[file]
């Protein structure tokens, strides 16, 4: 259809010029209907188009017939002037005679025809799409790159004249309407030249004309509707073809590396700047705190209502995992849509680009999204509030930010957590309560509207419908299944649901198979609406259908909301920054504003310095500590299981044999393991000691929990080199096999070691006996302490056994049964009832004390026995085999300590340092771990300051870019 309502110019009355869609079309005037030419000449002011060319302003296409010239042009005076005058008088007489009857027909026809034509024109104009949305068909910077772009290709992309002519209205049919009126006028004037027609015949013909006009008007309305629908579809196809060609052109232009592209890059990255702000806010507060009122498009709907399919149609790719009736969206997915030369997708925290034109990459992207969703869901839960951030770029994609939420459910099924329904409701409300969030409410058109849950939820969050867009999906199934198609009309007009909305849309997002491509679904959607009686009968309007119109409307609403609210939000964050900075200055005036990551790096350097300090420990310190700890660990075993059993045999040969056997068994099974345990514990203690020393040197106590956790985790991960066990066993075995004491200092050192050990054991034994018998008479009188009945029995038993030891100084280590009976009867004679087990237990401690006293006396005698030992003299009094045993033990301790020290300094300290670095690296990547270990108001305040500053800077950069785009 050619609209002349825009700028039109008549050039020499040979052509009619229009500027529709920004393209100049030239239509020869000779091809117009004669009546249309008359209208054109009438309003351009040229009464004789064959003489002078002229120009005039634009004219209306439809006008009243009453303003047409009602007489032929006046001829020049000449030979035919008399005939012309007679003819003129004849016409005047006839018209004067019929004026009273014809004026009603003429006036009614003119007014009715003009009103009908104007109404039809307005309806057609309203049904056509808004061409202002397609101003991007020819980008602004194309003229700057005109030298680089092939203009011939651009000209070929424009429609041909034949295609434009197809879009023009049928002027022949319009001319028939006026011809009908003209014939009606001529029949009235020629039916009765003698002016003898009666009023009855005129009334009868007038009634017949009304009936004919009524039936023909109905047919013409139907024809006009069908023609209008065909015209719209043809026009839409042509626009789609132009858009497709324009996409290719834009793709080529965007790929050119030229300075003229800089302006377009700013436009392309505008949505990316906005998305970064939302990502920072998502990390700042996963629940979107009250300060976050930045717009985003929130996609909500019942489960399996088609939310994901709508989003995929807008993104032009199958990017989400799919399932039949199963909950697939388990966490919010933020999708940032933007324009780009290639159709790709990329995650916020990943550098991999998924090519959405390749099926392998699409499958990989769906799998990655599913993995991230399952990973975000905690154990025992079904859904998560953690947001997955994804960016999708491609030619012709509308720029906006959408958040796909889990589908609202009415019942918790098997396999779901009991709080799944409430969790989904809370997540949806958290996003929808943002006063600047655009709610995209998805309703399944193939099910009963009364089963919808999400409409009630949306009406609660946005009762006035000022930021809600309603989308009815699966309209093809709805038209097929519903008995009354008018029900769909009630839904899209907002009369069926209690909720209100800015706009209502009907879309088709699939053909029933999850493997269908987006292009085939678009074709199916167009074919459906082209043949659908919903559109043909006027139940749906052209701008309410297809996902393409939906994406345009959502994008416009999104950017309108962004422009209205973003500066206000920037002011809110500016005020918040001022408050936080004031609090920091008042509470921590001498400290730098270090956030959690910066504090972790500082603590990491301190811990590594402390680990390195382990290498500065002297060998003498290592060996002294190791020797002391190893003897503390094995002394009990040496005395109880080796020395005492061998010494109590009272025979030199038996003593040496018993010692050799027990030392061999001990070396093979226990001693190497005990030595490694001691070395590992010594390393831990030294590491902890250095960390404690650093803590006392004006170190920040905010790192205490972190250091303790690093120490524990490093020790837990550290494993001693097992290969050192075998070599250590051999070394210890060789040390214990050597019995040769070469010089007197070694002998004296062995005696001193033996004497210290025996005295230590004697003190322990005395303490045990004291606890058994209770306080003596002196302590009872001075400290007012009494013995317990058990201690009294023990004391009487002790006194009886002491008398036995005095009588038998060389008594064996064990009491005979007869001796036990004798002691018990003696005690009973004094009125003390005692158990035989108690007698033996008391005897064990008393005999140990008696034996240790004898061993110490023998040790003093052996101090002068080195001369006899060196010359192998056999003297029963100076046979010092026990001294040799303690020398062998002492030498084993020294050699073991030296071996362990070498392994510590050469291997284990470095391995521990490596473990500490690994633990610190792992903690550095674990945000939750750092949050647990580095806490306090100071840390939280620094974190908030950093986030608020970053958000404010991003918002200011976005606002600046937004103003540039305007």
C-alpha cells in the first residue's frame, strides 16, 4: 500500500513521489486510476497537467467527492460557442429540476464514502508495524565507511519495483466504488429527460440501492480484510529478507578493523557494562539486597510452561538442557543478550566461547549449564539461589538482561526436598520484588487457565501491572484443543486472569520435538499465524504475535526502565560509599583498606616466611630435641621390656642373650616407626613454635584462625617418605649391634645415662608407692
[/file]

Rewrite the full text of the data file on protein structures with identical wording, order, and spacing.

């Protein structure tokens, strides 16, 4: 259809010029209907188009017939002037005679025809799409790159004249309407030249004309509707073809590396700047705190209502995992849509680009999204509030930010957590309560509207419908299944649901198979609406259908909301920054504003310095500590299981044999393991000691929990080199096999070691006996302490056994049964009832004390026995085999300590340092771990300051870019 309502110019009355869609079309005037030419000449002011060319302003296409010239042009005076005058008088007489009857027909026809034509024109104009949305068909910077772009290709992309002519209205049919009126006028004037027609015949013909006009008007309305629908579809196809060609052109232009592209890059990255702000806010507060009122498009709907399919149609790719009736969206997915030369997708925290034109990459992207969703869901839960951030770029994609939420459910099924329904409701409300969030409410058109849950939820969050867009999906199934198609009309007009909305849309997002491509679904959607009686009968309007119109409307609403609210939000964050900075200055005036990551790096350097300090420990310190700890660990075993059993045999040969056997068994099974345990514990203690020393040197106590956790985790991960066990066993075995004491200092050192050990054991034994018998008479009188009945029995038993030891100084280590009976009867004679087990237990401690006293006396005698030992003299009094045993033990301790020290300094300290670095690296990547270990108001305040500053800077950069785009 050619609209002349825009700028039109008549050039020499040979052509009619229009500027529709920004393209100049030239239509020869000779091809117009004669009546249309008359209208054109009438309003351009040229009464004789064959003489002078002229120009005039634009004219209306439809006008009243009453303003047409009602007489032929006046001829020049000449030979035919008399005939012309007679003819003129004849016409005047006839018209004067019929004026009273014809004026009603003429006036009614003119007014009715003009009103009908104007109404039809307005309806057609309203049904056509808004061409202002397609101003991007020819980008602004194309003229700057005109030298680089092939203009011939651009000209070929424009429609041909034949295609434009197809879009023009049928002027022949319009001319028939006026011809009908003209014939009606001529029949009235020629039916009765003698002016003898009666009023009855005129009334009868007038009634017949009304009936004919009524039936023909109905047919013409139907024809006009069908023609209008065909015209719209043809026009839409042509626009789609132009858009497709324009996409290719834009793709080529965007790929050119030229300075003229800089302006377009700013436009392309505008949505990316906005998305970064939302990502920072998502990390700042996963629940979107009250300060976050930045717009985003929130996609909500019942489960399996088609939310994901709508989003995929807008993104032009199958990017989400799919399932039949199963909950697939388990966490919010933020999708940032933007324009780009290639159709790709990329995650916020990943550098991999998924090519959405390749099926392998699409499958990989769906799998990655599913993995991230399952990973975000905690154990025992079904859904998560953690947001997955994804960016999708491609030619012709509308720029906006959408958040796909889990589908609202009415019942918790098997396999779901009991709080799944409430969790989904809370997540949806958290996003929808943002006063600047655009709610995209998805309703399944193939099910009963009364089963919808999400409409009630949306009406609660946005009762006035000022930021809600309603989308009815699966309209093809709805038209097929519903008995009354008018029900769909009630839904899209907002009369069926209690909720209100800015706009209502009907879309088709699939053909029933999850493997269908987006292009085939678009074709199916167009074919459906082209043949659908919903559109043909006027139940749906052209701008309410297809996902393409939906994406345009959502994008416009999104950017309108962004422009209205973003500066206000920037002011809110500016005020918040001022408050936080004031609090920091008042509470921590001498400290730098270090956030959690910066504090972790500082603590990491301190811990590594402390680990390195382990290498500065002297060998003498290592060996002294190791020797002391190893003897503390094995002394009990040496005395109880080796020395005492061998010494109590009272025979030199038996003593040496018993010692050799027990030392061999001990070396093979226990001693190497005990030595490694001691070395590992010594390393831990030294590491902890250095960390404690650093803590006392004006170190920040905010790192205490972190250091303790690093120490524990490093020790837990550290494993001693097992290969050192075998070599250590051999070394210890060789040390214990050597019995040769070469010089007197070694002998004296062995005696001193033996004497210290025996005295230590004697003190322990005395303490045990004291606890058994209770306080003596002196302590009872001075400290007012009494013995317990058990201690009294023990004391009487002790006194009886002491008398036995005095009588038998060389008594064996064990009491005979007869001796036990004798002691018990003696005690009973004094009125003390005692158990035989108690007698033996008391005897064990008393005999140990008696034996240790004898061993110490023998040790003093052996101090002068080195001369006899060196010359192998056999003297029963100076046979010092026990001294040799303690020398062998002492030498084993020294050699073991030296071996362990070498392994510590050469291997284990470095391995521990490596473990500490690994633990610190792992903690550095674990945000939750750092949050647990580095806490306090100071840390939280620094974190908030950093986030608020970053958000404010991003918002200011976005606002600046937004103003540039305007």
C-alpha cells in the first residue's frame, strides 16, 4: 500500500513521489486510476497537467467527492460557442429540476464514502508495524565507511519495483466504488429527460440501492480484510529478507578493523557494562539486597510452561538442557543478550566461547549449564539461589538482561526436598520484588487457565501491572484443543486472569520435538499465524504475535526502565560509599583498606616466611630435641621390656642373650616407626613454635584462625617418605649391634645415662608407692